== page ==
WASHINGTON - Two young American aid workers who stood accused of preaching Christianity in Afghanistan and were held captive by the Taliban for three months came to the White House yesterday and enjoyed a hearty welcome home from a fellow Texan, President Bush.
Bush said the two, Heather Mercer, 24, and Dayna Curry, 30, "had a calling to serve the poorest of the poor, and Afghanistan is where their calling took them." He described their ordeal, and its happy conclusion, as "a story of joy and hope" and added, "It is a joyous day to welcome two good souls to the Rose Garden."
The women are both graduates of Baylor University and belong to Antioch Community Church in Waco, the largest city near Bush's ranch in Crawford, Texas.
The president said their rescue should be taken as evidence that the U.S. military is "committed to achieving certain objectives." The release of humanitarian workers, Bush noted, was among the list of demands he had issued to the Taliban regime in September.
Mercer and Curry were arrested in August, along with six foreign colleagues, accused of violating a Taliban law that bars spreading Christianity to Muslims. The eight aid workers were rescued from Afghanistan by U.S. Special Forces on Nov. 15.
The two women arrived in Washington on Sunday, after spending time in Pakistan and Europe to recover from their ordeal and to be debriefed by military personnel. Upon leaving the White House, Mercer and Curry began a search for an agent to manage their numerous interview requests.
"Some people offered to buy us some clothes for some of our news interviews," Curry told reporters. "Which is such a blessing - because we lost everything that we had."
Officials at Antioch, which at any one time supports several dozen of its members in missionary work worldwide, said they hoped to throw a welcome home bash for the women Dec. 7-8.
Both women have said they want to resume their work in Afghanistan soon - "now that it's free and there is more openness to work with the women and children there than ever before," Curry said.
Mercer and Curry, who were in Afghanistan as members of a German-based private aid organization, contended that the Taliban had fabricated most of the charges against them. They have acknowledged distributing literature about Jesus to at least one Afghan family, after family members had asked questions about Christianity.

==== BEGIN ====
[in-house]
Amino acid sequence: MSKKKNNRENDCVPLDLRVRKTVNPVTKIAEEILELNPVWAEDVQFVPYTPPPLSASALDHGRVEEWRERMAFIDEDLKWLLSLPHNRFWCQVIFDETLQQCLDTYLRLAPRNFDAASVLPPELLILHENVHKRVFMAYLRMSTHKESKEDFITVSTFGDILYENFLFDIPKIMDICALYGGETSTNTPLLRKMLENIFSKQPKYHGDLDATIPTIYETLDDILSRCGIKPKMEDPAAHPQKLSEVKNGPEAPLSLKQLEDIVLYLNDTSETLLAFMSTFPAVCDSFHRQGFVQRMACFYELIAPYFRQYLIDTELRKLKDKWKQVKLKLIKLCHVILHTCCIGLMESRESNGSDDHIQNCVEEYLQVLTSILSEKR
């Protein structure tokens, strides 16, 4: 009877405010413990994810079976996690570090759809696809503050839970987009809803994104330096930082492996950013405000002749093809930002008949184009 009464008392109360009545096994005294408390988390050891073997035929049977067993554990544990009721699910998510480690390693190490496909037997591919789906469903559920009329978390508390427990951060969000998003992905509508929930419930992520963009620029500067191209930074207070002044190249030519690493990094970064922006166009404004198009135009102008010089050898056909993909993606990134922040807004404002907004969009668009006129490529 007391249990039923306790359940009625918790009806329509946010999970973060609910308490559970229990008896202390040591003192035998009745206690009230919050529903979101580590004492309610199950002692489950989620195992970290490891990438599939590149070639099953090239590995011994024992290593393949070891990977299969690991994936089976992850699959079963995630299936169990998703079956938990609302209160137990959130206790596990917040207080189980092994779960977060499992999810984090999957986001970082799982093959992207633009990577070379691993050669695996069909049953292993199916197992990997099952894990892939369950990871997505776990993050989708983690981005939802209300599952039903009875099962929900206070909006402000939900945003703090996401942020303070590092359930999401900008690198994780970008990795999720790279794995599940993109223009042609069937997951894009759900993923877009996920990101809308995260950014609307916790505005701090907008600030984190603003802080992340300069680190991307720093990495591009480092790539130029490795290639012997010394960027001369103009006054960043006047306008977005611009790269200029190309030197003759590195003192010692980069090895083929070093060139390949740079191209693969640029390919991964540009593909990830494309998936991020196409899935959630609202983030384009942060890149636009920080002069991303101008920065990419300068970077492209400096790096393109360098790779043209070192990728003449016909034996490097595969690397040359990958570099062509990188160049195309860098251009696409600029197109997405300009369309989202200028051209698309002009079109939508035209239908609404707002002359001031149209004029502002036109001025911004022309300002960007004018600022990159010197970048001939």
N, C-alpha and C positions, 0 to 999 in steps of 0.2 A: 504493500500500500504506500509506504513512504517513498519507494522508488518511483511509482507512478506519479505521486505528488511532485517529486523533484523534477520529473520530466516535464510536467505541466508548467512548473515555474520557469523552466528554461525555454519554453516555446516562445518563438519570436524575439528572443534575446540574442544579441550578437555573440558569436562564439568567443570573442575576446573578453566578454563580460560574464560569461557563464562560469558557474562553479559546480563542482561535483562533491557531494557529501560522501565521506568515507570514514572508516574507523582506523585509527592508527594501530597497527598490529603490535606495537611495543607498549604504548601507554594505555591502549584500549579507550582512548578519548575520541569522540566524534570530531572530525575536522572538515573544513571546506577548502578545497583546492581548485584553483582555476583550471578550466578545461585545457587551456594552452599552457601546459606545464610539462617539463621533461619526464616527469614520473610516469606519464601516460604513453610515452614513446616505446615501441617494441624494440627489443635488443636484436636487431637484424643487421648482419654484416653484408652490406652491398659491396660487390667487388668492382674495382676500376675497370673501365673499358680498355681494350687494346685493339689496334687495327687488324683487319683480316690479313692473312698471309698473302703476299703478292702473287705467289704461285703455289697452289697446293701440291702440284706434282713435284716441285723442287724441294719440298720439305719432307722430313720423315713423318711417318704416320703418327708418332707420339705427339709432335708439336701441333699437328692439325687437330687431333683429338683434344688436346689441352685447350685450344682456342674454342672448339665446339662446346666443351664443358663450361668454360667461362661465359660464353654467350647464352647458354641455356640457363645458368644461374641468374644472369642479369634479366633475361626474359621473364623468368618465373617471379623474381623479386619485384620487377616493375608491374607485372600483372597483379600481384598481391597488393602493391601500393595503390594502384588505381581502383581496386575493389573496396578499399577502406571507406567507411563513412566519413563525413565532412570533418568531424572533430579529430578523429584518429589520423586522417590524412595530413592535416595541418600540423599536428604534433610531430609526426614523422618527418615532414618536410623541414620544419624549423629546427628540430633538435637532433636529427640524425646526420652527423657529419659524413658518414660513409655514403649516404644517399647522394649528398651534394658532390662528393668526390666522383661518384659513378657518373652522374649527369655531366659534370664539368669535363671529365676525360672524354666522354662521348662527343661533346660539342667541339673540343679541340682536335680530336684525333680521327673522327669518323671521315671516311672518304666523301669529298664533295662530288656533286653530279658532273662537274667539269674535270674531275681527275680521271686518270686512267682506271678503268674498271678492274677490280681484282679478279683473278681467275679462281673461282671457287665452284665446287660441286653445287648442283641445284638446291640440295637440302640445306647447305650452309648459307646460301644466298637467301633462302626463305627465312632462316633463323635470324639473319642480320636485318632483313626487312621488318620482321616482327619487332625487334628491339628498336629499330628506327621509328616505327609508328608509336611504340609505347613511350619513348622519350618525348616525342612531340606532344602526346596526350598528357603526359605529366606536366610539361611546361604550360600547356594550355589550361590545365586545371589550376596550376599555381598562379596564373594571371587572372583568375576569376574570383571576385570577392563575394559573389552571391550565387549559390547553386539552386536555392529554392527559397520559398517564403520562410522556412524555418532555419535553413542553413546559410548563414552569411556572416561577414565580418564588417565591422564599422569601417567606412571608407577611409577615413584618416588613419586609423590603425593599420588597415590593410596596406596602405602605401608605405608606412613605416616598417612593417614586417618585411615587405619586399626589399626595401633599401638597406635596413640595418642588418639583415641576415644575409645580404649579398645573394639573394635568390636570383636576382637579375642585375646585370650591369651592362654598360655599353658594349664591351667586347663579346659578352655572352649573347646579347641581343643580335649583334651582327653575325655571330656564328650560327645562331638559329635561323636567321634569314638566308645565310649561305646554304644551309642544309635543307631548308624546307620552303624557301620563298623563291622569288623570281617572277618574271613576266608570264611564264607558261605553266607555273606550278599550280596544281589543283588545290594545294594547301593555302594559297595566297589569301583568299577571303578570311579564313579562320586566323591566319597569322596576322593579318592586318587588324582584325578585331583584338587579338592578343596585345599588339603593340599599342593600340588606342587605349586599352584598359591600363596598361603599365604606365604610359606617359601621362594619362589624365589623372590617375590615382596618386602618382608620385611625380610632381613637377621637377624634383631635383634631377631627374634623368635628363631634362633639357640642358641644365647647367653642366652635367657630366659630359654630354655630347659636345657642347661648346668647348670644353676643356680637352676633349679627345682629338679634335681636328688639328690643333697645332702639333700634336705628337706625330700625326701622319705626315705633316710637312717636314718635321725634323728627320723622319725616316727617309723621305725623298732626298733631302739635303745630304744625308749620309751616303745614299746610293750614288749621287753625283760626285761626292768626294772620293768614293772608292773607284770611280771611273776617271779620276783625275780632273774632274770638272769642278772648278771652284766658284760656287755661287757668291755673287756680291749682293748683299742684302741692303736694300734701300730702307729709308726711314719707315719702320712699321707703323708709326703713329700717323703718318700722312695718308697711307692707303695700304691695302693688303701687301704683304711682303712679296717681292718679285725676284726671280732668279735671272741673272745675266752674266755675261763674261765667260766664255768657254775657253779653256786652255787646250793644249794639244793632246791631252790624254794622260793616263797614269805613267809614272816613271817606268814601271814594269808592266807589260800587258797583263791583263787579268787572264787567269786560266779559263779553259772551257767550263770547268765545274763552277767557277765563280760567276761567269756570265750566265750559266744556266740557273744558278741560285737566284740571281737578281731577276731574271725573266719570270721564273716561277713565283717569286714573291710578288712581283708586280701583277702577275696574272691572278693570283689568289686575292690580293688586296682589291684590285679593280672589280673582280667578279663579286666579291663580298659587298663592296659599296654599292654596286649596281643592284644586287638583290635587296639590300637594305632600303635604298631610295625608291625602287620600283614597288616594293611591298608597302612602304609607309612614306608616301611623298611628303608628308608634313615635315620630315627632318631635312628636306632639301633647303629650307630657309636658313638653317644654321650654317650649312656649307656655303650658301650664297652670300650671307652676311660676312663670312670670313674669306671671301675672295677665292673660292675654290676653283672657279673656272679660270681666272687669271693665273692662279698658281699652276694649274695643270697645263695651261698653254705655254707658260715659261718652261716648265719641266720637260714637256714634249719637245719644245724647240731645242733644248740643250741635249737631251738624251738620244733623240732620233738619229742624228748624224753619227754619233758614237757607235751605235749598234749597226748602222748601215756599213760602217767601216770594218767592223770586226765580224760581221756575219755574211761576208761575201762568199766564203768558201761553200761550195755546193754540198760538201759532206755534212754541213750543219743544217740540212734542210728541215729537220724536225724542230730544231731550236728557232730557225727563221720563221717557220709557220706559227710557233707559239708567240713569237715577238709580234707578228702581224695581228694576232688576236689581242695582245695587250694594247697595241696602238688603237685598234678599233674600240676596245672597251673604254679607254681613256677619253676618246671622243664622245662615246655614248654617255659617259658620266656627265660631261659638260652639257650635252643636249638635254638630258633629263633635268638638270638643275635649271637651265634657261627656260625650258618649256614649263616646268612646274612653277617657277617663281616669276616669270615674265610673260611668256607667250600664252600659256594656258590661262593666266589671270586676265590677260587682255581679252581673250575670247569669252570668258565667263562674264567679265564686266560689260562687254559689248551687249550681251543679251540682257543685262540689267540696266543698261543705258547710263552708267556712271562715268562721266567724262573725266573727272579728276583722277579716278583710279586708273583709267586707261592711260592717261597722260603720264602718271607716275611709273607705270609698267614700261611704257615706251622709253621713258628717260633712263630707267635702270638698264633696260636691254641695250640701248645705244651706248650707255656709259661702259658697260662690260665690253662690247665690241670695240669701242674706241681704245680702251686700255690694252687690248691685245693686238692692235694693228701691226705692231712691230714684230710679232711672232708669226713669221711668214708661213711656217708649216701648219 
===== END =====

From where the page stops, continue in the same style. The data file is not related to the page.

After their arrest, they said that they did not believe they had violated the Taliban's strict Islamic code because Jesus is also regarded by Muslims as a prophet.
Asked yesterday if they would refrain from talking about religion if they returned to Afghanistan, Mercer said: "I don't imagine, when we have a chance to go back, that we would change who we are."
Praising the women yesterday, Bush said that Mercer and Curry "decided to go to help people who needed help." Since the beginning of the military campaign in Afghanistan, the president has stressed that Afghan civilians are not the enemy and that Americans have long supported humanitarian relief in that nation.
The president, who has been highlighting his own faith at various events and in interviews in recent days, suggested that the women's religious devotion had probably contributed to their survival.
"Heather and Dayna's faith in God sustained them," Bush said. "Their faith was a source of hope that kept them from being discouraged. I talked to them right after their release, their freedom, and I sensed no bitterness in their voice, no fatigue, just joy. It was an uplifting experience for me to talk to these courageous souls."
After meeting privately with the president, Mercer said she was honored to have "such a man of God" as president.
Her remarks came as Bush has been stressing the importance of faith for many Americans. At a soup kitchen in Washington last week, he urged Congress to reach a compromise on his contentious proposal to make federal funding available to church-based and other religious charities that provide social services.
"If faith is the integral part of a program being successful, the government ought to say hallelujah," Bush said. "We ought to say we welcome the good work of faith in our society. We ought not to fear it; we ought to welcome it and encourage it."
In an interview with Newsweek last week, the president said that prayer has meant "a heck of a lot" to him since the terrorist attacks Sept. 11.
"I've got a faith that allows me to be comforted by prayer and my own prayers and the prayers of others," he said. "I've never been afraid for my life. I've never been afraid for my family's life. I've never been afraid to make decisions."
Bush added that his "attitude about threats" is "if it's the Lord's will."
"That's what I believe," he said.